Summons and subpoenas

As a victim of crime, you may be called upon to be a witness in court.

If you are called as a witness in a court case you will be sent a summons or subpoena and you must go to court.

Keep your summons and subpoena letter and a copy of your police statement safe – you will need them when you go to court.

Support is available for people who are witnesses at court. 

If you are called as a witness you will receive a letter called a summons or a subpoena, depending on which type of court your case is going to be heard in.

A summons is for a case in the Magistrates’ Court, while a subpoena is sent to witnesses for cases in the County or Supreme Courts.

The letter will include:

  • where you need to go, and
  • when you need to be there.

Make sure you keep this letter because you will need to take it with you when you go to be a witness at court.  

What should I do if I get a summons or subpoena?

If you receive a summons or subpoena, you must go to court to give evidence.

Understandably, some people can be nervous or worried about going to court as a witness, but your evidence is important for the case.

Support is available, and you can ask any questions you might have.

The Victims Assistance Program can explain how courts work and what to expect, as well as help you prepare for going to court. Call the Victims of Crime Helpline on 1800 819 817.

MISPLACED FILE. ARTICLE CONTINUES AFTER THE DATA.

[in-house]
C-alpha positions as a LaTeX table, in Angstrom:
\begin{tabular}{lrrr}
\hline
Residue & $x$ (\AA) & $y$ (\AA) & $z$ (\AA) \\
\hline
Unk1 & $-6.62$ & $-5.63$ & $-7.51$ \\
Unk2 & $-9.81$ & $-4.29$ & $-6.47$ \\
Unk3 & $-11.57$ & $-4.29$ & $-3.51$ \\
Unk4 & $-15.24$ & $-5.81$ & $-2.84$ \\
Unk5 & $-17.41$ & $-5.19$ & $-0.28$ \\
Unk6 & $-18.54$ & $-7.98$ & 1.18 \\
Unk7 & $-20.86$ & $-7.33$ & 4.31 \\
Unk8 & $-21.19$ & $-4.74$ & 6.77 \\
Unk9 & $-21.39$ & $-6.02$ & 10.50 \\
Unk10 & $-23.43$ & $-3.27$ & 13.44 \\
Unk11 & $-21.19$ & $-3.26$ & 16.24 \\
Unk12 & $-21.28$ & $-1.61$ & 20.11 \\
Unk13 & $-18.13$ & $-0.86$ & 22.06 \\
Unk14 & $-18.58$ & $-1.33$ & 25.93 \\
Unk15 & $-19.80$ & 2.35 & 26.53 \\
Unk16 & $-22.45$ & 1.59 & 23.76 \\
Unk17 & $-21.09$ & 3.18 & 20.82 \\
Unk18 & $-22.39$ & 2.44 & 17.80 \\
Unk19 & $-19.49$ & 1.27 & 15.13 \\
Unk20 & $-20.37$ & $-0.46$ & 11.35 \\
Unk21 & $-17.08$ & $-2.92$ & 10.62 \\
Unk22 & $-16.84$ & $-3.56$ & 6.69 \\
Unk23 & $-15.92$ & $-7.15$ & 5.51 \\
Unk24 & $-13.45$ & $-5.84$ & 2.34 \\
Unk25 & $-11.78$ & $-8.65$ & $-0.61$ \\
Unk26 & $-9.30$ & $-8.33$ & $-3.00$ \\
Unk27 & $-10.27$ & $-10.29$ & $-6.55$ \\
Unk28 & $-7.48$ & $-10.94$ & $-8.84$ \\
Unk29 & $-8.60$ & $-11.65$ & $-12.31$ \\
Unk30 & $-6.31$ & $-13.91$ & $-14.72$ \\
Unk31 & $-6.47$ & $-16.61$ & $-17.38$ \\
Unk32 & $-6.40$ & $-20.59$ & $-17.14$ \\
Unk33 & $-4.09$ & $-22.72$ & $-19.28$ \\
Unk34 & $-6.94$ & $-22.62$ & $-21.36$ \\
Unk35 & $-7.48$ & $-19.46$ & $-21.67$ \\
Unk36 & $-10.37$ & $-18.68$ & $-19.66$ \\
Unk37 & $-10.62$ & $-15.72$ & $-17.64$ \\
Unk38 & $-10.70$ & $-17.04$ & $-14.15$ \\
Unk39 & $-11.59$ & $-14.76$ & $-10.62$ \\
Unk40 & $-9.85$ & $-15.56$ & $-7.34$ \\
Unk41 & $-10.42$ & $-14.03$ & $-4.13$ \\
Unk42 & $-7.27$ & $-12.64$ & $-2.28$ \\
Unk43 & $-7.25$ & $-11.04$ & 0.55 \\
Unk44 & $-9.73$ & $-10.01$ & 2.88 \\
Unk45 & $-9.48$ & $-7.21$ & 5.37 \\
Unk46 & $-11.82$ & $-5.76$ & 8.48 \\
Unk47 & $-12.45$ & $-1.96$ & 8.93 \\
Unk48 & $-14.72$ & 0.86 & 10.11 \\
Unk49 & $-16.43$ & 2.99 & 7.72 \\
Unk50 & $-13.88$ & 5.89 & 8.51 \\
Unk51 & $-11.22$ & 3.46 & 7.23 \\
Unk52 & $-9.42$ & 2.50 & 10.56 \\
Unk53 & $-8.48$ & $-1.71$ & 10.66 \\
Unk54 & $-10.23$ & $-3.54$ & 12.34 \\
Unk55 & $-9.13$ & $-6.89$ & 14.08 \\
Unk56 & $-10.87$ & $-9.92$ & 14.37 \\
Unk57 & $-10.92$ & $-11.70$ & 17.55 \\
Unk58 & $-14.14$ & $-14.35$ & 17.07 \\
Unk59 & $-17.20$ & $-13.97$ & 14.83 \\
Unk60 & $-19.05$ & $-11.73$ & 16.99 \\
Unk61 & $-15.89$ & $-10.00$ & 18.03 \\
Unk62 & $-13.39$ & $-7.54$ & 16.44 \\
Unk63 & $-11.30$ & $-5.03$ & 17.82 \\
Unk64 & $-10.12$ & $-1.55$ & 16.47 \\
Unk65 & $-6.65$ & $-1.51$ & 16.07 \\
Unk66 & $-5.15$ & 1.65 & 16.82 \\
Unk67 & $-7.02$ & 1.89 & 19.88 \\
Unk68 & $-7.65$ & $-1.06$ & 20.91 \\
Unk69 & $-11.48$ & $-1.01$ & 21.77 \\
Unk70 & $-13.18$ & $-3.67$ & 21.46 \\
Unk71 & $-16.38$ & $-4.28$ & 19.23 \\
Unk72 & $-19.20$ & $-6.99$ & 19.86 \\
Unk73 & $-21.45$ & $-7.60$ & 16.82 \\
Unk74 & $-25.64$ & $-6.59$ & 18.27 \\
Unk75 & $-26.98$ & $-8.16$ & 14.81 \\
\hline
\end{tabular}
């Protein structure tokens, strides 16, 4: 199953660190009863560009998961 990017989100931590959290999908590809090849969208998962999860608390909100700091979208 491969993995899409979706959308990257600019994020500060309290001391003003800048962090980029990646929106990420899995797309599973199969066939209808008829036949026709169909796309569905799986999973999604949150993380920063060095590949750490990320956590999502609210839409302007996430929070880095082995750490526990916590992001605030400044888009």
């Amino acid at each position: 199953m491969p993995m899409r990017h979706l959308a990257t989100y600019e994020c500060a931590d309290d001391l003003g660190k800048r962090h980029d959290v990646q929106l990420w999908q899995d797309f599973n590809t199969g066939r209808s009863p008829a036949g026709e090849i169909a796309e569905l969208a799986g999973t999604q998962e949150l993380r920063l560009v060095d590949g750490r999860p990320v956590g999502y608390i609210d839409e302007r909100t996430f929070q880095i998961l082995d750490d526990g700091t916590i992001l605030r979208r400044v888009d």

If your case is being heard in the County or Supreme Court, you can also contact the Victims and Witness Assistance Service on 1800 641 927 for information.

Check that you have your police statement

When you get your summons or subpoena, check that you also have a copy of the statement you gave police during the investigation, because you will also need it for court. If you cannot find it, you can contact the police officer in charge of the investigation to get a copy.

It is also important to recheck times and dates for the court case, because these can change.

Read more about how you can do this and get more information about the court case.

You can also learn more about:

What happens if I do not get a summons or subpoena?

If you do not get a summons or a subpoena, you do not have to go to court, but you can do so.

If you want to go, let the police officer in charge of the case know as soon as possible. They can let you know when the case will start.